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Black Hills National Forest

One of South Dakota's treasures, the Black Hills National Forest offers splendid opportunities for hiking, biking and camping. The areas most notable attraction, though, is the Crazy Horse Memorial. Rising out of the foothills in the southwestern corner of the state, the memorial consists of a massive statue of Crazy Horse, the Sioux leader famous for orchestrating the demise of General George Custer at the Battle of Little Bighorn. The statue, carved out of the mountainside, already dwarfs Mount Rushmore, while providing a revisionist twist to the latter's celebration of dead white males. Begun in 1948, the memorial is still in progress. There's a museum at the site, which is just north of the town of Custer.

 
Cleveland

Once infamous for its 'burning river' of the 1950s and '60s, Cleveland has overcome its image as an environmental disaster area and now boasts one of the country's most all-American attractions: the Rock & Roll Hall of Fame. Among its displays are Janis Joplin's Porsche, a kaleidoscopic, candy-colored acid trip on wheels, as well as Elvis' black leather 'Comeback Special' suite and Ray Charles' sunglasses. Why Cleveland? 'Cause it's the hometown of Alan Freed, the disk jockey who popularized the term 'rock and roll' in the early 1950s.plus some heavy lobbying by the mayor. If you're a fan of IM Pei, you'll love the record-player-shaped building.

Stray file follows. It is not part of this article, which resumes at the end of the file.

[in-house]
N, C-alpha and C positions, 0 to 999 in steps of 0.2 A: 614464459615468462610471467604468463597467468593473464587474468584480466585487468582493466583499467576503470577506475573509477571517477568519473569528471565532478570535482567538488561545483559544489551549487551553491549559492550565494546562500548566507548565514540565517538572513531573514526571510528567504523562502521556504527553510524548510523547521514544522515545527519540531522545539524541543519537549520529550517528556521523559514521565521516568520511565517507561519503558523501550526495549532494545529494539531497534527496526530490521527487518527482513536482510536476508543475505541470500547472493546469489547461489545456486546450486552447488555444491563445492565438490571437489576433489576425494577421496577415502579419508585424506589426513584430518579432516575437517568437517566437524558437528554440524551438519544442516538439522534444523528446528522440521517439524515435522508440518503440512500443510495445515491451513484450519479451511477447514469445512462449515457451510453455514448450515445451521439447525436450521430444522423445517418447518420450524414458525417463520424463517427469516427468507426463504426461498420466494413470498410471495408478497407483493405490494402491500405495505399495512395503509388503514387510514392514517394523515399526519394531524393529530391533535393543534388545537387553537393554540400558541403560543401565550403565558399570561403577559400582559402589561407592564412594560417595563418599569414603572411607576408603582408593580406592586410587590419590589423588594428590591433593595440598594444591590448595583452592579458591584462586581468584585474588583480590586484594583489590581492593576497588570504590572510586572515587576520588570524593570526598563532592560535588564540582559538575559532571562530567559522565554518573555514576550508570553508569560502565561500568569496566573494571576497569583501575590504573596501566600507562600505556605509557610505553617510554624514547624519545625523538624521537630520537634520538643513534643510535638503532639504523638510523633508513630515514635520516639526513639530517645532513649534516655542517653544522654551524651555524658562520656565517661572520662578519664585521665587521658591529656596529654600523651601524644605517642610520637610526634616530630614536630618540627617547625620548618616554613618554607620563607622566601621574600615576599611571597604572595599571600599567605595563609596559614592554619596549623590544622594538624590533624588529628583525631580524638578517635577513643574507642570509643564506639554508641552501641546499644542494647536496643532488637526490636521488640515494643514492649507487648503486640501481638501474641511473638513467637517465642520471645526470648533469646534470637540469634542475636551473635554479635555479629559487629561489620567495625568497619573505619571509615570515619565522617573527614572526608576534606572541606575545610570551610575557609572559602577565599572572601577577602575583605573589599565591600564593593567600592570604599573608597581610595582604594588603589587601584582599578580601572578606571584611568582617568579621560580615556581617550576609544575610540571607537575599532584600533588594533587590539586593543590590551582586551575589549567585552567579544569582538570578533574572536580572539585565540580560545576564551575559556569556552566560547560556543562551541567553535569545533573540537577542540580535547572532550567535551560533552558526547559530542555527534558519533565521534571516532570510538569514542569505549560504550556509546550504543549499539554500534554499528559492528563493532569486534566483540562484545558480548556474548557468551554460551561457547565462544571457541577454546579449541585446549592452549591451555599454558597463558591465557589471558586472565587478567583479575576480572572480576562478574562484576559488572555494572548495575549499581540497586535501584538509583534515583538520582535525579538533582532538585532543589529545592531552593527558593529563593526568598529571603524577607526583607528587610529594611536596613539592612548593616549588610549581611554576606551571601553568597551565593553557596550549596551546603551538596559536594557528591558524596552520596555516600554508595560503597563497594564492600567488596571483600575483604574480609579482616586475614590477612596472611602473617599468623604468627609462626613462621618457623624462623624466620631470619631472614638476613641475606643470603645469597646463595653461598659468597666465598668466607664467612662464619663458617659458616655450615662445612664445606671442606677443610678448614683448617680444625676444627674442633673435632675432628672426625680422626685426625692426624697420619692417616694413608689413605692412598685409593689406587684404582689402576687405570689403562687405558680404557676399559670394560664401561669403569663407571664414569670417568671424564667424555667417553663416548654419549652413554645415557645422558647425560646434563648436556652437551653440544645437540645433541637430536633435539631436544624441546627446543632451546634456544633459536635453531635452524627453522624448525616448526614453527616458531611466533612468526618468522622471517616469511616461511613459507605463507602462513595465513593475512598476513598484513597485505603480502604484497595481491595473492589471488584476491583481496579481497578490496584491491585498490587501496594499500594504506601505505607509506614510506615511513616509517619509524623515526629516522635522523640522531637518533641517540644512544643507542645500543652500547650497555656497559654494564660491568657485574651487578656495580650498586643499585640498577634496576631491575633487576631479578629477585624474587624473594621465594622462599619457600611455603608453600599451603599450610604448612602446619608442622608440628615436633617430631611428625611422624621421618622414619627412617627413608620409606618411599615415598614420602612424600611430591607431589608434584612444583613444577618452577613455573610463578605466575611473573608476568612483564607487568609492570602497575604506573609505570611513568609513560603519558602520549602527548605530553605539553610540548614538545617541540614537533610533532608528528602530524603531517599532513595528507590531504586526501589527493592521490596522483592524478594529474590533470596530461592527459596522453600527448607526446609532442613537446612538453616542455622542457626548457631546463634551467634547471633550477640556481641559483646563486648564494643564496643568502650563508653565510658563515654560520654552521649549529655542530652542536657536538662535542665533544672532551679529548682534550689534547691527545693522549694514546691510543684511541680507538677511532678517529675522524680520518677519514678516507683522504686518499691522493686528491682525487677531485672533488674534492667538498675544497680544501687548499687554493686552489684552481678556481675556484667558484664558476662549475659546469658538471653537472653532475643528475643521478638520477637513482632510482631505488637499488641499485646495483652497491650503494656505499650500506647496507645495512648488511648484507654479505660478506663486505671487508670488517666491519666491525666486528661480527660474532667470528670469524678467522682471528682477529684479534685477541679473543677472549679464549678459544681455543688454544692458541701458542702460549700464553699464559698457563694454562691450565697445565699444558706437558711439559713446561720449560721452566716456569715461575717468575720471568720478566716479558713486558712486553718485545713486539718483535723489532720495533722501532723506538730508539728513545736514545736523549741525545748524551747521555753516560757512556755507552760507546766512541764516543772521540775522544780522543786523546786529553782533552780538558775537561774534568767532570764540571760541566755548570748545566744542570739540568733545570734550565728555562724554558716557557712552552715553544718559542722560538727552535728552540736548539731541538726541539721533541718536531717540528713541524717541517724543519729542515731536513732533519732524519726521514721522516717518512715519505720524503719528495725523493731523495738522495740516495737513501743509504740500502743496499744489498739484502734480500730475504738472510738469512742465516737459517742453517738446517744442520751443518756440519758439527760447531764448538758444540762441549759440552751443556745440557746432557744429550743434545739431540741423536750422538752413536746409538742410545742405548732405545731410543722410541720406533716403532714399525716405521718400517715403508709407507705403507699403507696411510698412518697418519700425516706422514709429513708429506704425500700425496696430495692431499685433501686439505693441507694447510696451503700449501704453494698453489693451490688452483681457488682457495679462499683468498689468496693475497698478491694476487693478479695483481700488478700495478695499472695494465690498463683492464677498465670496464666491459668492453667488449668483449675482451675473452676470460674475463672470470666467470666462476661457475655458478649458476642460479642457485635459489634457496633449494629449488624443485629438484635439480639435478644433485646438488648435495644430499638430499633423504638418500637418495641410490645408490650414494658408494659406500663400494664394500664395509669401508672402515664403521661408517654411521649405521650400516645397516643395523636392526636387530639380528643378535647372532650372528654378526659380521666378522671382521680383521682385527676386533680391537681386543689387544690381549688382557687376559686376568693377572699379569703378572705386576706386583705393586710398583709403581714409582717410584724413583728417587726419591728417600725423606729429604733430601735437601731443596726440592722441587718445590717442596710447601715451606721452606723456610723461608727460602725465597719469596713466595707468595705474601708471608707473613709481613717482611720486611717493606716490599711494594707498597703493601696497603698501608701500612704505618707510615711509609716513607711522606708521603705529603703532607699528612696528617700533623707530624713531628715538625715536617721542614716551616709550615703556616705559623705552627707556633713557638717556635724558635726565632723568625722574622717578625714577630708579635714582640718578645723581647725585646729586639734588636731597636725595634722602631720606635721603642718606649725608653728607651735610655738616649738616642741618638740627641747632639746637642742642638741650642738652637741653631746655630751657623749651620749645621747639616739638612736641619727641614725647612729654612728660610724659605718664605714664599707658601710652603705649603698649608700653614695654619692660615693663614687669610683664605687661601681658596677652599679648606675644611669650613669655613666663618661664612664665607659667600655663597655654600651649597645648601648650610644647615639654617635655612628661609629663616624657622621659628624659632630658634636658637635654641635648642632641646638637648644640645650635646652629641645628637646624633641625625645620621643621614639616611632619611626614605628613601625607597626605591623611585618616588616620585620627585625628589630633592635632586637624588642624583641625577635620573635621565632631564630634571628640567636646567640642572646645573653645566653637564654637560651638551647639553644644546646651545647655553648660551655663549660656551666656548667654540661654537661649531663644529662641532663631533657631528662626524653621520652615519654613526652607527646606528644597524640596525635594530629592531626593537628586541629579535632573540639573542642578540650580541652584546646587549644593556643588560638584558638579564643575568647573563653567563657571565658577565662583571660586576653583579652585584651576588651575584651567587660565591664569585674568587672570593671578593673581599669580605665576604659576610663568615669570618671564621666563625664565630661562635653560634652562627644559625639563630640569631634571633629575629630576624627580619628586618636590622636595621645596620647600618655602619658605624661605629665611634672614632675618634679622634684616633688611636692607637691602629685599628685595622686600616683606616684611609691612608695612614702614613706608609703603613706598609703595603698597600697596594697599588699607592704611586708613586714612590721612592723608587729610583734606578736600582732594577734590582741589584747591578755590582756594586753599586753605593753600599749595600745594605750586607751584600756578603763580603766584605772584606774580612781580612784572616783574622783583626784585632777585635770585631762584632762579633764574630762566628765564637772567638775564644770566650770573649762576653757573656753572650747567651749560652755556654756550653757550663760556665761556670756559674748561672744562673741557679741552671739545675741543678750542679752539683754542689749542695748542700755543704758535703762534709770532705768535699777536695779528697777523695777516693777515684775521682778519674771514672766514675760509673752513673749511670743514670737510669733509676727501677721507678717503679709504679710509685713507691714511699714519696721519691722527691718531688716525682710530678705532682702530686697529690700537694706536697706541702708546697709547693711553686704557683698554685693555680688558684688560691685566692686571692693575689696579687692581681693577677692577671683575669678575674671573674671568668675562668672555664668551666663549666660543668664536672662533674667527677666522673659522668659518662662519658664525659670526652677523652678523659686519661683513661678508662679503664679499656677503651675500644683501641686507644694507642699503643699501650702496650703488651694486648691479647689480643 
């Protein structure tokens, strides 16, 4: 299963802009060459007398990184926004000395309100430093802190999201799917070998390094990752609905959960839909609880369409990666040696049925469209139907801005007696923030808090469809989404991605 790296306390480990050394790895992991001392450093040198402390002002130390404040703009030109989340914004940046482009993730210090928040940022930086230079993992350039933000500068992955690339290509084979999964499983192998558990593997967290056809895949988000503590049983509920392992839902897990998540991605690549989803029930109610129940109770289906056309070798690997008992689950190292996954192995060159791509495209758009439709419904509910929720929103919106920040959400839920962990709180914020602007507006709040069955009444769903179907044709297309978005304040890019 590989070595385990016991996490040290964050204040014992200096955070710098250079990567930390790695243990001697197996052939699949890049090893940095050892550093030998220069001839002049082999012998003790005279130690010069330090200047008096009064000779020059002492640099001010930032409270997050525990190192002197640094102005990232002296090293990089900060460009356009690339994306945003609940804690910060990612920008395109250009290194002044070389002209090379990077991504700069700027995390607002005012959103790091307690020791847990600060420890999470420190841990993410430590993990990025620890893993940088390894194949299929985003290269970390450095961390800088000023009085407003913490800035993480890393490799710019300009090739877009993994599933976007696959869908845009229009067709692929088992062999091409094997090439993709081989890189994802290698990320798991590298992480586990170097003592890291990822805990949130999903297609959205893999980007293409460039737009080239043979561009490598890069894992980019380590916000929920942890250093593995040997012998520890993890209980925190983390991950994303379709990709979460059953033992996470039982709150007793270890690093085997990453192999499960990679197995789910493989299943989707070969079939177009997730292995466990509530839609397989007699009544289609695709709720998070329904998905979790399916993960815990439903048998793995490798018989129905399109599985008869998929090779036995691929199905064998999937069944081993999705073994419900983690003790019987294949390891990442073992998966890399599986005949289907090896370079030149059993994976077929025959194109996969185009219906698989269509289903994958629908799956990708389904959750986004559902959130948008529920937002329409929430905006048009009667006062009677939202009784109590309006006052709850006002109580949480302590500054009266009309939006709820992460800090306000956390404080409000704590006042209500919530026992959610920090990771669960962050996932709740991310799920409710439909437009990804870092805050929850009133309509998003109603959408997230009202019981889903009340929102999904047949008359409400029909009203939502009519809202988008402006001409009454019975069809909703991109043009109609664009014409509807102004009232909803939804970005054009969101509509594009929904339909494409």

Flagstaff

If the strip-mall chintz of small-town Arizona leaves you dry, drop in on Flagstaff, a cultural oasis in this otherwise arid landscape. The historic downtown area, harking back to the town's early days as a railroad whistle stop, comes as a welcome relief from the region's dusty motels and truckstop diners. In this neighborhood, antique inns sidle up against vegetarian cafes, and you're more likely to hear strains of a local jazz combo than any rumble of RV traffic. And as the novelty of nontouristy downtown wears thin, there's always a visit to the Lowell Observatory, where in 1930 the planet Pluto was discovered, or a stroll through the 200 blissfully green acres at the local arboretum.Flagstaff makes a great base for day trips, since the Southwest's greatest attraction, the Grand Canyon, is less than a two-hour drive away. Within an hour of town you can explore ancient Anasazi and Sinagua Indian pueblos; marvel at the site of a mile-wide meteor crater; hike, bike and ski some of the state's most pristine mountains and forests; and even have your chakras realigned in the New Age mecca of Sedona.

 
Highway 395

Out where the Sierras drop straight down into the sagebrush of eastern California's Owens Valley, truckers, hunters and road-trippers cruise Hwy 395. Though the road runs several thousand miles from the northern fringes of the Los Angeles basin to the Canadian border, the best leg stretches 250mi (400km) between Lone Pine, in the shadow of 14,500ft (4350m) Mt Whitney, and Carson City, Nevada. You can reenact scenes from Gunga Din and How the West Was Won, both shot in the Alabama Hills just west of Lone Pine, where's there's a film festival every October.The Manzanar National Historic Site, about half an hour's drive north of Lone Pine, consists of the remains of one of the infamous 'relocation' camps in which American citizens of Japanese descent were imprisoned during WWII. A little farther on is the funky Eastern California Museum, a mixed bag of displays on natural history, Paiute Indian basketry and ancient Milk of Magnesia bottles. If you've still got a nest egg left when you reach Carson City, east of Lake Tahoe just over the Nevada border, let it ride at one of the town's many casinos.


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